BP Faces Rise in Azeri Oil Spending Without Extended License
The BP Plc-led group developing Azerbaijan’s biggest oilfield will probably have to increase investments to stem an output decline even without winning a license extension, according to its state partner.
“Whether the field will require additional investments or not, the probable answer is yes, it will,” Vitaliy Baylarbayov, deputy deputy vice president for marketing and investment at State Oil Co. of Azerbaijan, said in Baku.
Production at the Azeri-Chirag-Guneshli, or ACG, project fell 12 percent in the first half of the year, prompting Azeri President Ilham Aliyev to accuse BP of “grave mistakes.”
The Caspian field remains one of BP’s most valuable projects after the London-based company agreed to sell more than $50 billion of assets to pay the costs of the worst oil spill in U.S. history in 2010. BP has replaced executives in Azerbaijan and said it has a plan for “long-term stabilization of ACG production,” which made up 78 percent of Azeri output last year.
BP and its partners, which include Statoil ASA (STL), Chevron Corp. (CVX) and Exxon Mobil Corp. (XOM), have sought an extension to their production-sharing agreement beyond 2024 to allow them to recoup investments. The state oil company, known as Socar, is keen to develop the field on its own after the contract expires.
“There is no conversation about extending the PSA,” according to Baylarbayov, who said “the remaining period is long enough to realize any kind of program agreed upon by the sides.” Socar has the capacity to develop ACG after 2024 and produce “whatever remains recoverable,” he said.
BP is staking its future on its expertise in offshore drilling, focusing investment on projects in the Gulf of Mexico, the North Sea, off Angola and off Azerbaijan over the next five years. Last month, Chief Executive Officer Bob Dudley agreed to sell BP’s half of Russia’s third-biggest oil company.
Socar President Rovnaq Abdullayev said last month the company was working with BP on plans to increase production at the Caspian Sea deposit to 35 million metric tons in 2014 from 33 million tons forecast for next year. Output will then remain stable at 33 million to 34 million through 2020, according to the Azeri company.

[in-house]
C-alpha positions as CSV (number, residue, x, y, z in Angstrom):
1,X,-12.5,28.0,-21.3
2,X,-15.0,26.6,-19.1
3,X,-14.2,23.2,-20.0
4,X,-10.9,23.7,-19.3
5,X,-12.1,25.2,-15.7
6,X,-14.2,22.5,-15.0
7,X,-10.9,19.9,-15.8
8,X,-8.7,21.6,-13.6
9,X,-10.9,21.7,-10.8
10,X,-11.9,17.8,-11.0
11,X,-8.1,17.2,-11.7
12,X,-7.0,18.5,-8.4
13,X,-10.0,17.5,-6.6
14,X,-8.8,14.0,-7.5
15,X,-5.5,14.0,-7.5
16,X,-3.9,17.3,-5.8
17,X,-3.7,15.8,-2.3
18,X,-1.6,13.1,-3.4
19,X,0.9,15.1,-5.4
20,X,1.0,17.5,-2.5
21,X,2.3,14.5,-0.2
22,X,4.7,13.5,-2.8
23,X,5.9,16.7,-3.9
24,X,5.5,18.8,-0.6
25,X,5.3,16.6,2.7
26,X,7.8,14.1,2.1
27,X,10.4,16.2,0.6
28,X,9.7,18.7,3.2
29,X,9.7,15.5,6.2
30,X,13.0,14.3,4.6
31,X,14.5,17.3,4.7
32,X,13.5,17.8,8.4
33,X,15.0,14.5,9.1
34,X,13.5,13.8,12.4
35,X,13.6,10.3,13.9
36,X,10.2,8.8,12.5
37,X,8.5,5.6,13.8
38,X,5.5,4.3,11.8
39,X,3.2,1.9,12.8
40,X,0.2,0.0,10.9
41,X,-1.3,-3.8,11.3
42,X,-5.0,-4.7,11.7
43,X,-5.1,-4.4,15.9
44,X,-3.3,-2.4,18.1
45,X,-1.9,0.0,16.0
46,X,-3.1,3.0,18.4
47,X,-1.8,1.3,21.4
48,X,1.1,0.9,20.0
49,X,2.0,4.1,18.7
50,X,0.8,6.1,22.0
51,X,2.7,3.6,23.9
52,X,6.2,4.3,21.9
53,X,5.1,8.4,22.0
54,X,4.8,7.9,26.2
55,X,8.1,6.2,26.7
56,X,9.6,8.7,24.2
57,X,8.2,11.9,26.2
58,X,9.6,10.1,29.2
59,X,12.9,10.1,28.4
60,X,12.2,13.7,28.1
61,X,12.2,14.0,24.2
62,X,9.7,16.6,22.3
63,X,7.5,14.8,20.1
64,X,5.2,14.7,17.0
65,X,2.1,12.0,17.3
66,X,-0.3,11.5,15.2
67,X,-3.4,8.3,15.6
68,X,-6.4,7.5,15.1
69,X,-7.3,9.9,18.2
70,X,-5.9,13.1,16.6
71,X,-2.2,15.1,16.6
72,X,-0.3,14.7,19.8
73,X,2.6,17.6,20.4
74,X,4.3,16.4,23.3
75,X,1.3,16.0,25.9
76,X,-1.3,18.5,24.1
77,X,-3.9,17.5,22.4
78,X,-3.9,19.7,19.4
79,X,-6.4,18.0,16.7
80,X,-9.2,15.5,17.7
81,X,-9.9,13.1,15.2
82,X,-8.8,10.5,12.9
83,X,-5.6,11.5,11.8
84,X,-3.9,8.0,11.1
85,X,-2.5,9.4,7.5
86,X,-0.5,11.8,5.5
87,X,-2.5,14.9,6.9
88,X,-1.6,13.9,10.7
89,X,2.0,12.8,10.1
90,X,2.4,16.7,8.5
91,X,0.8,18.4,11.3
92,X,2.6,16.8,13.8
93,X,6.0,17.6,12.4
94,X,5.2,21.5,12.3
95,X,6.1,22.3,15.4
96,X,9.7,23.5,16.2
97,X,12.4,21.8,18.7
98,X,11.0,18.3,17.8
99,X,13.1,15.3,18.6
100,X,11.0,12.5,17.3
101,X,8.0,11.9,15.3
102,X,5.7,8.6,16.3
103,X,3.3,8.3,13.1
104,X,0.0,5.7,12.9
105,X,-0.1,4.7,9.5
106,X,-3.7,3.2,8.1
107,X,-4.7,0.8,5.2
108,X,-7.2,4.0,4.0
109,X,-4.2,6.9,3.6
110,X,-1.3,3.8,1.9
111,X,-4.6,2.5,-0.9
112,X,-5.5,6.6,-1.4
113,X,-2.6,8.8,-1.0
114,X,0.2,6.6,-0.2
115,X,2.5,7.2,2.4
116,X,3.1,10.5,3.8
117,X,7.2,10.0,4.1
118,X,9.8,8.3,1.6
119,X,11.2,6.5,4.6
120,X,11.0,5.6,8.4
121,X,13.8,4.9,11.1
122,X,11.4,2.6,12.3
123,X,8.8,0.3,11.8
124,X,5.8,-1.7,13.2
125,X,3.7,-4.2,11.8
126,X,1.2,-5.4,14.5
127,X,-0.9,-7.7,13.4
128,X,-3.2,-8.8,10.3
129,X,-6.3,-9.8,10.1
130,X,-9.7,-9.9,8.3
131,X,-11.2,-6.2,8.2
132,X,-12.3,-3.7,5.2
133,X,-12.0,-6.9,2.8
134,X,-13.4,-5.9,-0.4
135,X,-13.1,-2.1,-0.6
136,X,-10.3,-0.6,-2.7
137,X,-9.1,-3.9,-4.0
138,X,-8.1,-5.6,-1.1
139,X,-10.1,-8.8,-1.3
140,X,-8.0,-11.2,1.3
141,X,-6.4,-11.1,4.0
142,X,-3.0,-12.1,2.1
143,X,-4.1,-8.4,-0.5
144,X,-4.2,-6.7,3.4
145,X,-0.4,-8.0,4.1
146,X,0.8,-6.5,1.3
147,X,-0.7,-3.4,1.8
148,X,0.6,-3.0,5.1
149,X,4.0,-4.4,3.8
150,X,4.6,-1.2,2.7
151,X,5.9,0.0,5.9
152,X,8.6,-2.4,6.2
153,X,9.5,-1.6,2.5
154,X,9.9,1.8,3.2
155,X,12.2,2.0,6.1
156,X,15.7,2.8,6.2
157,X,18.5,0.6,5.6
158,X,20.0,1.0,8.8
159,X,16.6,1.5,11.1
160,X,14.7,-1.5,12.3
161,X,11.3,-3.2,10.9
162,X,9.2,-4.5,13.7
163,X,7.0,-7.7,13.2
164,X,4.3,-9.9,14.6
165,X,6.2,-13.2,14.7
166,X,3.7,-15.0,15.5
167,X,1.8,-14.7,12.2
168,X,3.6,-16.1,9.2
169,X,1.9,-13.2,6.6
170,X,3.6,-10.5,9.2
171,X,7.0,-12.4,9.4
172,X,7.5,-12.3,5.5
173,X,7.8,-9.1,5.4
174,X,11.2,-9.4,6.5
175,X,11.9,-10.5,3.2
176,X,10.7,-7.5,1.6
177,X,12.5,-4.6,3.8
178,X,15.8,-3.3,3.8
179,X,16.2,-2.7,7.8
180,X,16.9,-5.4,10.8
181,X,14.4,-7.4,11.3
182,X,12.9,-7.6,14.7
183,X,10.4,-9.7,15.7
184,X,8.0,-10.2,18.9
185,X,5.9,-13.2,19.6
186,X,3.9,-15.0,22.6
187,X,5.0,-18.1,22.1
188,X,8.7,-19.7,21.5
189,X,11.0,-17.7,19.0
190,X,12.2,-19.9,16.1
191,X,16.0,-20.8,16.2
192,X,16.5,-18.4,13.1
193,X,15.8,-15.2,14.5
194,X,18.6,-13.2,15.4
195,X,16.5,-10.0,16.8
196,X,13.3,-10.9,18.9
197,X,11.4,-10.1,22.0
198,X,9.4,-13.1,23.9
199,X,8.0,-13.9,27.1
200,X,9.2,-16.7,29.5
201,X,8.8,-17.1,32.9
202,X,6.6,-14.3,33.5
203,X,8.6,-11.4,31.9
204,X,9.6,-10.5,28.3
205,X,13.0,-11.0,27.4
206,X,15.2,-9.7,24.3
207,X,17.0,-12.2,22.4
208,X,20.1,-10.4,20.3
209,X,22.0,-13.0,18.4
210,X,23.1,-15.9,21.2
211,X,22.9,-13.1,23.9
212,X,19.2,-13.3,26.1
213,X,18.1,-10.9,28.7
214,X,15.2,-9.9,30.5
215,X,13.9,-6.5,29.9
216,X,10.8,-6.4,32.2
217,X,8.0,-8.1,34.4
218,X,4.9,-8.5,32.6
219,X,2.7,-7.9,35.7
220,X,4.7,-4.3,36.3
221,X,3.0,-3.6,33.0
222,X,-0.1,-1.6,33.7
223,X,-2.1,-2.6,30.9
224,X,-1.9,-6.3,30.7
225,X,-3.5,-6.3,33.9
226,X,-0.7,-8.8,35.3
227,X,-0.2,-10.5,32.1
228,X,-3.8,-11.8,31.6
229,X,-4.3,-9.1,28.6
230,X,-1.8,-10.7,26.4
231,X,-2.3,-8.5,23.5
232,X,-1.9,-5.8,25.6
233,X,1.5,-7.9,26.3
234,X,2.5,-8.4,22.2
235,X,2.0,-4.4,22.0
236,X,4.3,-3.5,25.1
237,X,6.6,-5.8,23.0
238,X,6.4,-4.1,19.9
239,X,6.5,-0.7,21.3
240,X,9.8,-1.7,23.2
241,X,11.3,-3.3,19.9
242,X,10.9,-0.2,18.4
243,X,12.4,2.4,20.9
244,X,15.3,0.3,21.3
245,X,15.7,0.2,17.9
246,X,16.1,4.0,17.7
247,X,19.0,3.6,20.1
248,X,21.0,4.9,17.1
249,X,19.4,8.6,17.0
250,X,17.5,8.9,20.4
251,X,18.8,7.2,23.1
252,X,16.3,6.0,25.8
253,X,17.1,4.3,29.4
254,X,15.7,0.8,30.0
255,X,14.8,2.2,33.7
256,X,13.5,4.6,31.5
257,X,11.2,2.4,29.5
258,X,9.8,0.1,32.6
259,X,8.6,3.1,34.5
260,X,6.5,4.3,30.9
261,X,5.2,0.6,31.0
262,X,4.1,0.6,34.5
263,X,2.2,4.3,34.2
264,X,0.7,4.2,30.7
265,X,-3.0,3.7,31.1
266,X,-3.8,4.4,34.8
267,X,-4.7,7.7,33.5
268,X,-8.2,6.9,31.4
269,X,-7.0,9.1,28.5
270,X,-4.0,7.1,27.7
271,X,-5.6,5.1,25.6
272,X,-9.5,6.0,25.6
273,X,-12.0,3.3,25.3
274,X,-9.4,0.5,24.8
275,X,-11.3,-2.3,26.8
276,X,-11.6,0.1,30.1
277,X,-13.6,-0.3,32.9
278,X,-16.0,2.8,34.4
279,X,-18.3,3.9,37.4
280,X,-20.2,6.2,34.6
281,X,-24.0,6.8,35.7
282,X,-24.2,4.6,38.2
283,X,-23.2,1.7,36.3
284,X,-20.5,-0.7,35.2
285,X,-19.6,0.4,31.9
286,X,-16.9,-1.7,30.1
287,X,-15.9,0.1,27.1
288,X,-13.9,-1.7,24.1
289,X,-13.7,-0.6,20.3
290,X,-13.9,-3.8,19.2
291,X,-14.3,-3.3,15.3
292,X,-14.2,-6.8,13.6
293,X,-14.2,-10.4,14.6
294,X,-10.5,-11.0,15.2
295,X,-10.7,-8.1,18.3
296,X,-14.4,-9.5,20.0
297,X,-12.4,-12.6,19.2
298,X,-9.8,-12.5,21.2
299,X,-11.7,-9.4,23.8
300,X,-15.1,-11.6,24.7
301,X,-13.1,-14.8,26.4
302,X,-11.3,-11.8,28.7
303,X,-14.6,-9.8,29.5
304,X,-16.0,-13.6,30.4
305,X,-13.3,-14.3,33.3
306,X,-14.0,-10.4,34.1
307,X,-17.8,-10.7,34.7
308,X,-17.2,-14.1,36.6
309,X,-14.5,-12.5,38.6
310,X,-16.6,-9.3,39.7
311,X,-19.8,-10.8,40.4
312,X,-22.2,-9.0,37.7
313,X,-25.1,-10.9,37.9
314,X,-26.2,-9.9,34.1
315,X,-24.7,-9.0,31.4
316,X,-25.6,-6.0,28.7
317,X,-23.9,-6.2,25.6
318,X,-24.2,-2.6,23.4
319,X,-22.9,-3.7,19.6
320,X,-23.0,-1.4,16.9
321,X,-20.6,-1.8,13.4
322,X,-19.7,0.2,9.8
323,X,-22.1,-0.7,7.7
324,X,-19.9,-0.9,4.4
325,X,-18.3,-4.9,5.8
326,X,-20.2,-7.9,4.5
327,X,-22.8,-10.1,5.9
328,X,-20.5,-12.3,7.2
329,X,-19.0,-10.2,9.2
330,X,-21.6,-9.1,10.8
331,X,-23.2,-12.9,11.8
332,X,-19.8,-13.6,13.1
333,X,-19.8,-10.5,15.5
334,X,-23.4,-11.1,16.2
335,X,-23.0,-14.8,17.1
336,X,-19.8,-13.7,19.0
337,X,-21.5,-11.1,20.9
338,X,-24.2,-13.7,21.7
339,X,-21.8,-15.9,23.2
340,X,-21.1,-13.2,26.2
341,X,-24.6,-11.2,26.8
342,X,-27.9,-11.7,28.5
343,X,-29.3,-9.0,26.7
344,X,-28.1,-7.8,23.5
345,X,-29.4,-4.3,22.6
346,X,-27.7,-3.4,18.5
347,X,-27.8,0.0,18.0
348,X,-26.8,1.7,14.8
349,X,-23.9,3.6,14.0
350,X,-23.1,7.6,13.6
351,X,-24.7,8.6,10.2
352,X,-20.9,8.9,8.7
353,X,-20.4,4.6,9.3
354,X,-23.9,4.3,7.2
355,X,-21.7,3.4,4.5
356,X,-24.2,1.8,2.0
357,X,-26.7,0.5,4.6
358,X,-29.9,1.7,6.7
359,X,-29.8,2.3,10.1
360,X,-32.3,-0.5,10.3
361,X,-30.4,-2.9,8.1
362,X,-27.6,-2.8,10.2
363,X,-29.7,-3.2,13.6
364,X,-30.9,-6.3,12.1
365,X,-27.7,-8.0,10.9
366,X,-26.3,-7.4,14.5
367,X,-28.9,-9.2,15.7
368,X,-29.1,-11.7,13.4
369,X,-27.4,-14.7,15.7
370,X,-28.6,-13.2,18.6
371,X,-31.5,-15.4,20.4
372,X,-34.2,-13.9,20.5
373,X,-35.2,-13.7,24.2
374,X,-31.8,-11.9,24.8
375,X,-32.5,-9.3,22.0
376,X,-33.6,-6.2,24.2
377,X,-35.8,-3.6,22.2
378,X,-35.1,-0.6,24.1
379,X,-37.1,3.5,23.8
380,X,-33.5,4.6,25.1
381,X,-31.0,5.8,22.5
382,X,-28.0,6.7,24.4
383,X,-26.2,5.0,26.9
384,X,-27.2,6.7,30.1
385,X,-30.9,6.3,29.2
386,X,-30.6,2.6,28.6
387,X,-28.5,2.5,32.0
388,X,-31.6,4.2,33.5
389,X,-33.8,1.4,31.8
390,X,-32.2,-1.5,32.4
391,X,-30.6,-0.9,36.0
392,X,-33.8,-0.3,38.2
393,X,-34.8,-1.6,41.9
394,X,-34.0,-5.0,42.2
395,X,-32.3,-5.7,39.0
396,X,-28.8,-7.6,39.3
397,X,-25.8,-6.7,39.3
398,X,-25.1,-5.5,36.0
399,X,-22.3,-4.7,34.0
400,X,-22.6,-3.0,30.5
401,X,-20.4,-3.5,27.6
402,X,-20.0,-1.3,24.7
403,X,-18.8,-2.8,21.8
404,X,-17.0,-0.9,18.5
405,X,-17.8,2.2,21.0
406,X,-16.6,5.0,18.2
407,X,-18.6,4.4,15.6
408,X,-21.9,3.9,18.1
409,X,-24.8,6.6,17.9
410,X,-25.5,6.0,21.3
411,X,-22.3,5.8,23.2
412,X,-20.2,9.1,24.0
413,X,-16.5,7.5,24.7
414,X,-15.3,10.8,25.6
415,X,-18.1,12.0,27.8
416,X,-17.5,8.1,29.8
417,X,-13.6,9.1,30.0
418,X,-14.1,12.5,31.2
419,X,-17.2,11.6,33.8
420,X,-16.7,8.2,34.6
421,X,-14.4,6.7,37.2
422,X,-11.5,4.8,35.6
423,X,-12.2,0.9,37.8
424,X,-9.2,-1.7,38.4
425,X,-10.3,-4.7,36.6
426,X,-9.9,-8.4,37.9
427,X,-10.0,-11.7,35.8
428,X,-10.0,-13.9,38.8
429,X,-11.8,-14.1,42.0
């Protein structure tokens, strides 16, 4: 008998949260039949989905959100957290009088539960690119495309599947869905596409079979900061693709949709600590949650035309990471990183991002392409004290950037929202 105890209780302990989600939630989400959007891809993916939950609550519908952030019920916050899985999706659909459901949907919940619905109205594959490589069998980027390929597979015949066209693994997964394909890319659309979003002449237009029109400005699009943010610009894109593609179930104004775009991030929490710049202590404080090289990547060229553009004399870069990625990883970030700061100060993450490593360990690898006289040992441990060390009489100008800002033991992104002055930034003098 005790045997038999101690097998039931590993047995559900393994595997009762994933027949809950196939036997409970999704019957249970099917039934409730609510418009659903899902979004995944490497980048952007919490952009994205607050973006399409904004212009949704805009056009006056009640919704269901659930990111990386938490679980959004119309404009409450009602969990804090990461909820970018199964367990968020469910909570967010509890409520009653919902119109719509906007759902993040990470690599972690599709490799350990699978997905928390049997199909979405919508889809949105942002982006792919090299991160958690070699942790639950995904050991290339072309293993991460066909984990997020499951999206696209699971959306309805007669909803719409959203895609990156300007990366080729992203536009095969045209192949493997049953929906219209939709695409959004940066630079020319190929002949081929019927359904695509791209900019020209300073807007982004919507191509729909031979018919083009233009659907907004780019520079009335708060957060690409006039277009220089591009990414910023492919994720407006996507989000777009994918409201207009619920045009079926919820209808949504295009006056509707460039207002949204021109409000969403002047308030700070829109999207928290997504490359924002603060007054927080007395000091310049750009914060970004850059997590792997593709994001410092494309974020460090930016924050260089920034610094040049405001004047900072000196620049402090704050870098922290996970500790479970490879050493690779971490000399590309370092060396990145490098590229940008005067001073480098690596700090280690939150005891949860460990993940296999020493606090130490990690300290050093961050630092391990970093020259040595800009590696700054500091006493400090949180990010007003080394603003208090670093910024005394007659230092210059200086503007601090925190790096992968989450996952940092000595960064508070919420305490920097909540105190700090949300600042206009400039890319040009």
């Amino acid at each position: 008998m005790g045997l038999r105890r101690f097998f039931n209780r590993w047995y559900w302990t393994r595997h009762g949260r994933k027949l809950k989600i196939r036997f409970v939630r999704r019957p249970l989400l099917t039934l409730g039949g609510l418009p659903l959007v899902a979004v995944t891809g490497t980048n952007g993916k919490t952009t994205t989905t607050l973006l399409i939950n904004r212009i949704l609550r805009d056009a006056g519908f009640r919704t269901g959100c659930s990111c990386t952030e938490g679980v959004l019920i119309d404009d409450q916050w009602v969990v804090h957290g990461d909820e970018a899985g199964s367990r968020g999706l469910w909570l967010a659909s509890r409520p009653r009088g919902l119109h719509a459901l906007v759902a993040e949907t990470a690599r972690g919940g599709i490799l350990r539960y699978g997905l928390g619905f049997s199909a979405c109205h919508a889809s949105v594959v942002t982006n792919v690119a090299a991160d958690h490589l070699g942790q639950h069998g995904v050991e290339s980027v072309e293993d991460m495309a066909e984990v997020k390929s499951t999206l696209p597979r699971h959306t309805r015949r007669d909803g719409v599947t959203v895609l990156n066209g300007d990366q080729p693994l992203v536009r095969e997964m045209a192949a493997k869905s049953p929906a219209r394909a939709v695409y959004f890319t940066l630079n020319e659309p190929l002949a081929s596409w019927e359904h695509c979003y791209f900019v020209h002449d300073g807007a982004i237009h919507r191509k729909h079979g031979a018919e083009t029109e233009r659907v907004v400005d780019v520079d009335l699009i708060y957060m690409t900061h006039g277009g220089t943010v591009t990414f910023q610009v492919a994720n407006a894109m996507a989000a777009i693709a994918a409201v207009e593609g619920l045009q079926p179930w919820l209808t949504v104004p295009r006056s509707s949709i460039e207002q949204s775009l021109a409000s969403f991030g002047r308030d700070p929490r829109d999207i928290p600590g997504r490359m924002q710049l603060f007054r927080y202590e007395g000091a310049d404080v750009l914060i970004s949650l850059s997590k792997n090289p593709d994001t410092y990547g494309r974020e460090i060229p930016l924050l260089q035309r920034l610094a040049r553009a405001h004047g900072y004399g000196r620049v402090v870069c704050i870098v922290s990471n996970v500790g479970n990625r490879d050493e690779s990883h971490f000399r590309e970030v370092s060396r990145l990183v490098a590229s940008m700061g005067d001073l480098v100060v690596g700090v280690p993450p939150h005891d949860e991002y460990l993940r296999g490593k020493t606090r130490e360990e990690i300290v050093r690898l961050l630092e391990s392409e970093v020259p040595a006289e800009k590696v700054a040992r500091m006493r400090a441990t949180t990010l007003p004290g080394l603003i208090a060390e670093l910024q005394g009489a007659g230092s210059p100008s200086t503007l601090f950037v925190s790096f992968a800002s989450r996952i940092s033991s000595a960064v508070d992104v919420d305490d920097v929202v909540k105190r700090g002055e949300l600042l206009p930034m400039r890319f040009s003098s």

Output at the ACG field slumped because of technical and “natural” reasons, and there are no plans to replace BP as the operator of the field, Baylarbayov said. “With proper treatment, I am sure we can get closer to the previously planned output levels.”
Plans for the field address “reservoir pressure and decline management; well management and system optimization; as well as sand control,” BP said in an e-mailed statement on Nov. 16.
BP replaced the head of regional operations and two deputies after President Aliyev demanded that those “responsible” for the decline be dismissed. BP’s office in Baku didn’t immediately comment on the potential increase in investment.
The U.K. company, which holds 36 percent stake in ACG, said in August that the venture plans to spend $708 million on operations and $2.52 billion on capital expenditure at the project in 2012, compared with investments last year of $699 million and $1.9 billion, respectively, according to reports on its website.
By the end of November, the partners will determine how much investment is needed to stem the decline and estimate future output after a “technical sub-committee” completes an assessment, Socar’s Abdullayev said last month.
Socar is moving forward with plans to build the Trans- Anatolian, or Tanap, natural gas pipeline across Turkey to the border of the European Union to carry gas from the Shah Deniz field, where BP is also operator. Milli Maclis, Azerbaijan’s parliament, voted today to approve agreements signed with Turkey in October 2011 and June 2012 on construction of the pipeline.
Talks with partners in the OMV AG-led Nabucco West project, which is vying with the planned Trans-Adriatic Pipeline to carry Shah Deniz gas on to EU customers, are progressing more slowly than expected, Baylarbayov said.
“There are still differences in positions but they are not fatal,” Baylarbayov said, adding that the differences are related to commercials issues and obligations of the sides. “I think they can be overcome. Yet the differences may not allow us to sign an agreement with Nabucco West as quickly as we previously wanted to.”
The Shah Deniz partners, which include Total SA and Statoil, are expected to choose between the two by May. They reached a preliminary agreement earlier this year with the investors in the Trans-Adriatic Pipeline, or TAP, on providing funding for the link and the right to buy a stake of as much as 50 percent of the project. TAP is being developed by Statoil, EON Ruhrgas AG and EGL AG.
Socar will “almost certainly” take equity in whichever pipeline project is chosen, while Socar will keep 51 percent of Tanap, Baylarbayov said. BP, Statoil and Total have yet to agree to buy a stake in the link from Socar, he said.
“The most important thing is to realize that no matter whether they join or not, it will not in any manner delay the implementation of Tanap,” Baylarbayov said.
Azerbaijan started to finance Tanap, which may cost from $7 billion to $10 billion, before intergovernmental and shareholder agreements were signed, he said.
“Turkey and Azerbaijan will do everything to ensure that this pipeline becomes a reality because Azerbaijan’s gas reserves cannot be developed without a dedicated pipeline,” he said.
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